Yevgeny Prigozhin’s unwillingness to “accept his punishment” after he attempted a coup against the Russian military leadership may have led to his demise.
Dr Jenny Mathers, senior lecturer in international politics at Aberystwyth University, noted it is still not clear whether the leader of the Wagner Group was on the private jet that crashed on Wednesday evening in the Tver region, north of Moscow.
It also hasn’t been confirmed whether the Kremlin was involved in the allegedly deadly event.
But she believes an aircraft incident causing the death of prominent members of the mercenary troops that openly challenged the Kremlin two months ago would “fit a longstanding pattern”- seeing individuals who have become enemies of Putin dying “under mysterious circumstances”.
The clock, she also said, started ticking for Mr Prigozhin when, while Wagner’s men were marching towards the Russian capital on June 24, Russian President Vladimir Putin called the mutineers “traitors”.
She told Express.co.uk: “When Putin described Prigozhin as a traitor during the June 24 mutiny and attempted march on Moscow, it was widely assumed that Prigozhin’s life would be at risk and that it would be a matter of when, not if, an attempt would be made.”
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Speaking about the timing of the plane crash, Dr Mathers said it was “intriguing”.
She said: “Two months to the day since the mutiny. In some respects, this is quite a short time frame for action against him, considering that some who have been labelled as traitors by Putin were assassinated several years after they committed their original offence.
“If we think about Sergei Skripal or Alexander Litvinenko, both former spies who were poisoned years after they had left Russia and settled in the UK.”
But the expert also noted the past eight weeks have been “long and eventful” when it comes to Mr Prigozhin, who saw his home in St Petersburg raided, went into an unconvincing exile in Belarus and reportedly met Putin at the Kremlin.
The mutiny was quashed thanks to the intervention of Belarusian President Alexander Lukashenko, who in June was widely reported to have brokered a deal between Putin and Mr Prigozhin.
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As a result, the Kremlin had agreed not to pursue criminal charges against Wagner soldiers while the troops’ founder would in turn go into exile in Belarus.
But Mr Prigozhin was spotted in Russia multiple times in the weeks that followed the uprising. Most notably, while Putin was hosting a critical summit between Russia and African nations, Mr Prigozhin waltzed into St Petersburg to also meet with members of the visiting congregations.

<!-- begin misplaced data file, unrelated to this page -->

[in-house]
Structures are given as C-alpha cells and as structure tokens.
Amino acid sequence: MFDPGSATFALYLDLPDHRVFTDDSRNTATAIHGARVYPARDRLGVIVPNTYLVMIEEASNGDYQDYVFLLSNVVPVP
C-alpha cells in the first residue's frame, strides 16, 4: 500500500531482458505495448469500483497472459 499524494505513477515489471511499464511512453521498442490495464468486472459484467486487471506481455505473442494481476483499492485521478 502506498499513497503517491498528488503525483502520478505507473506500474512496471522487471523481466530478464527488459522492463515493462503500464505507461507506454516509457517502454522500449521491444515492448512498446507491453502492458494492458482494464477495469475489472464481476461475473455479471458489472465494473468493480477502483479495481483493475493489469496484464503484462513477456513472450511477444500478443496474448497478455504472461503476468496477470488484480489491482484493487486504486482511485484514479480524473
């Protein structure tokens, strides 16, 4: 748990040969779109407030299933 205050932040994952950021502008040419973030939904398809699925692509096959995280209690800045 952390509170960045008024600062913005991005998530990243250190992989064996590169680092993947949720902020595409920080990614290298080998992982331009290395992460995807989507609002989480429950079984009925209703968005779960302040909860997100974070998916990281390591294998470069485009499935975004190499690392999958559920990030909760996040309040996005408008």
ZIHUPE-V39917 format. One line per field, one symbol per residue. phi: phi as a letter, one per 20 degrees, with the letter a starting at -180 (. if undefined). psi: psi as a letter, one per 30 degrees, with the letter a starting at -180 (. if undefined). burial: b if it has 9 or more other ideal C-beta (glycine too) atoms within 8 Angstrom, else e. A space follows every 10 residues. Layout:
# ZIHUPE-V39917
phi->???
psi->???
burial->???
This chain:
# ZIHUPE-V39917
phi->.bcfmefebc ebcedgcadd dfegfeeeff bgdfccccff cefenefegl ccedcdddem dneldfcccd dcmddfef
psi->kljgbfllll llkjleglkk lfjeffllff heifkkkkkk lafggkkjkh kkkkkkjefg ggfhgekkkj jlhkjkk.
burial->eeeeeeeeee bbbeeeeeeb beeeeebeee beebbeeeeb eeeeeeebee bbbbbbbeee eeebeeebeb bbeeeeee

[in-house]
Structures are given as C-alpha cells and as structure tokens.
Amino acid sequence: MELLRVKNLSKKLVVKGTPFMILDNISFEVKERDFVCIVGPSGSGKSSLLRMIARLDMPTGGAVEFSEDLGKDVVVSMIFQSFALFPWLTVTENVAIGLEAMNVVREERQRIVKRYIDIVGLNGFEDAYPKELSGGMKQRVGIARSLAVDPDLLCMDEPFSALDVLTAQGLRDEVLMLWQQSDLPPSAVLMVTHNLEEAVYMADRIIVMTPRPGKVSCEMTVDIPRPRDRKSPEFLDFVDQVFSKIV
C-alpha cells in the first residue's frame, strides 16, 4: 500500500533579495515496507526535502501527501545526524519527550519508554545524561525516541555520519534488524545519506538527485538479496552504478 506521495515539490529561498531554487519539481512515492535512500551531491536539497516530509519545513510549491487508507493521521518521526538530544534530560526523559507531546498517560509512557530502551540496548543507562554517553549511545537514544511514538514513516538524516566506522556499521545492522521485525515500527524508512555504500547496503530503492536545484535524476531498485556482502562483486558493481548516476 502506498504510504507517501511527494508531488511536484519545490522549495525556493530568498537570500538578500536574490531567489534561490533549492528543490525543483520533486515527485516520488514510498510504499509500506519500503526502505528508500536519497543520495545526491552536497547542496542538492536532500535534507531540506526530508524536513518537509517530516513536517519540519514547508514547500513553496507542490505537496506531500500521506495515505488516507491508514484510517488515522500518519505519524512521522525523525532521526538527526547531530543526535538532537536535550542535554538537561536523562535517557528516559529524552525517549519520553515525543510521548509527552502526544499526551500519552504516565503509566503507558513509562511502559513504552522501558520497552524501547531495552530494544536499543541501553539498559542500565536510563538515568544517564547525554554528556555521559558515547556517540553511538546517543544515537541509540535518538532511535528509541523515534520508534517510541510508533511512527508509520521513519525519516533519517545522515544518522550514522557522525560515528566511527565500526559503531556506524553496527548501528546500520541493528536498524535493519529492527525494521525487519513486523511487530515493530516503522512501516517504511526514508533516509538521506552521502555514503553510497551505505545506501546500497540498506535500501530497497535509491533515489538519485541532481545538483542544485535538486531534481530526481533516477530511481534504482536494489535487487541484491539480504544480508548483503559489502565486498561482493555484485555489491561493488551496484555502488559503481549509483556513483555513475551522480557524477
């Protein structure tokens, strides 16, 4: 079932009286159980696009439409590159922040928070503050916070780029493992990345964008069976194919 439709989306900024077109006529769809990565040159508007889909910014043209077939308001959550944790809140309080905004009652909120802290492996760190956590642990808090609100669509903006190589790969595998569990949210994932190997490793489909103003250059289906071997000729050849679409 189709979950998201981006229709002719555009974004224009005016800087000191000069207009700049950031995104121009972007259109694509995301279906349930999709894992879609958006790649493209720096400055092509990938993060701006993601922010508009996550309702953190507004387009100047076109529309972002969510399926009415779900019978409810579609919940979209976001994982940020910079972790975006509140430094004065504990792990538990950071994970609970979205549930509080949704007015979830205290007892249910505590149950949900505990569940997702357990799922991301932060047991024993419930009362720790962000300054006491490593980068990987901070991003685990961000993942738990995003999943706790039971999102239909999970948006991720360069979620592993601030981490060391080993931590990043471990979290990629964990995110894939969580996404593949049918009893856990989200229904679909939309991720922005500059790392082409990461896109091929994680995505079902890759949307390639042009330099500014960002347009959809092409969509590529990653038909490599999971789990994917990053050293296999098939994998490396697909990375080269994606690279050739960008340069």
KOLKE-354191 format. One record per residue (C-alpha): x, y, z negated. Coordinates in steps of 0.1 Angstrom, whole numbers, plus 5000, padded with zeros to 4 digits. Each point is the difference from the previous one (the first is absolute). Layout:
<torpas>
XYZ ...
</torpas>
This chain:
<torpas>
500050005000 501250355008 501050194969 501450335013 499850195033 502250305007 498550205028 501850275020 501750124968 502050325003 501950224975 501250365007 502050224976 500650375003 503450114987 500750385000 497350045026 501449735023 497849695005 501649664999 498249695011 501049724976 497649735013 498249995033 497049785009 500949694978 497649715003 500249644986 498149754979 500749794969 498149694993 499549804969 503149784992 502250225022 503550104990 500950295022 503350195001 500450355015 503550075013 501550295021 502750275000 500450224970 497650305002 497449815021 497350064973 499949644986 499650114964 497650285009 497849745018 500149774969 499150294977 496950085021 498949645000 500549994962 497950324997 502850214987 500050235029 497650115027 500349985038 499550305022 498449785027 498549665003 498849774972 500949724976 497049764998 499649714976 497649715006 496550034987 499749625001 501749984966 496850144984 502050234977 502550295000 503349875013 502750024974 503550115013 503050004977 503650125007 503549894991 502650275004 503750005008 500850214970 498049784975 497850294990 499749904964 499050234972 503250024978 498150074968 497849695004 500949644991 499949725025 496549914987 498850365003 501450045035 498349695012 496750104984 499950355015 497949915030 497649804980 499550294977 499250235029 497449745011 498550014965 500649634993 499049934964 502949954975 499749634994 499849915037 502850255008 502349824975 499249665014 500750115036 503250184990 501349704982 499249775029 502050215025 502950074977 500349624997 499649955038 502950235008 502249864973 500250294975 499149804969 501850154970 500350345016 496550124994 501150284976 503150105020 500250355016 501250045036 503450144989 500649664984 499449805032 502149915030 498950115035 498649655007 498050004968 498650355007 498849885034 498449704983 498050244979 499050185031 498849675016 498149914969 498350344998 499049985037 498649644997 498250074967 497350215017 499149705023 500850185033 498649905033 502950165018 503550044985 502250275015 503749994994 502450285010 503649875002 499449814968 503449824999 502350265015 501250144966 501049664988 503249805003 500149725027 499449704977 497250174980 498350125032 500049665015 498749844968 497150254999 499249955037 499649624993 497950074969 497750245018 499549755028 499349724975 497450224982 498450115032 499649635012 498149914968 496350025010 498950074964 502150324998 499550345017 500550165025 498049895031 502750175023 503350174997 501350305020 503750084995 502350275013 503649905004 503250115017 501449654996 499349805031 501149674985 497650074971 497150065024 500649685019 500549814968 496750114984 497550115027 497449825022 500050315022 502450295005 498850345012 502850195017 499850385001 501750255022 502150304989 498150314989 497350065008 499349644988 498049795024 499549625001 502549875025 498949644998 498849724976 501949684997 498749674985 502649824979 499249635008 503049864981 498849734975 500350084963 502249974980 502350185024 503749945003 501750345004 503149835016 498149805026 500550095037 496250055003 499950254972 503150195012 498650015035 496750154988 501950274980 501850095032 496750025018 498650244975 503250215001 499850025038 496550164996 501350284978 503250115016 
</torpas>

Mr Prigozhin also repeatedly refused the Kremlin’s offer to see Wagner soldiers being absorbed into the official army, and continued to criticise – albeit less often than in the months that preceded the attempted coup – the Russian military leadership and the course of the war in Ukraine.
Speaking to his men camped in Belarus in a video that emerged in mid-July, Mr Prigozhin hit out at the Russian campaign in Ukraine as he said: “We did a lot for Russia. What is happening at the front now is a disgrace. We want no part of it.”
Considering the events of the past two months in relation with Mr Prigozhin, Dr Mathers said: “What can we make of all this? Prigozhin was clearly not willing to adopt a low profile and accept his punishment, the exile to Belarus, quietly, so in that respect the deal that was struck with him by Putin in the immediate aftermath of the mutiny was not working out very well for Russia’s president.”
While the Russian aviation agency said it is investigating the cause of the crash, a Telegram channel linked to Wagner claimed Mr Prigozhin had been killed by a Russia.
Many in the West also believe it likely Putin may have been involved in the incident, with US President Joe Biden saying he didn’t know “for a fact what happened” but he was not surprised to hear about Mr Prigozhin’s death.
He added: “There’s not much that happens in Russia that Putin’s not behind. But I don’t know enough to know the answer.”
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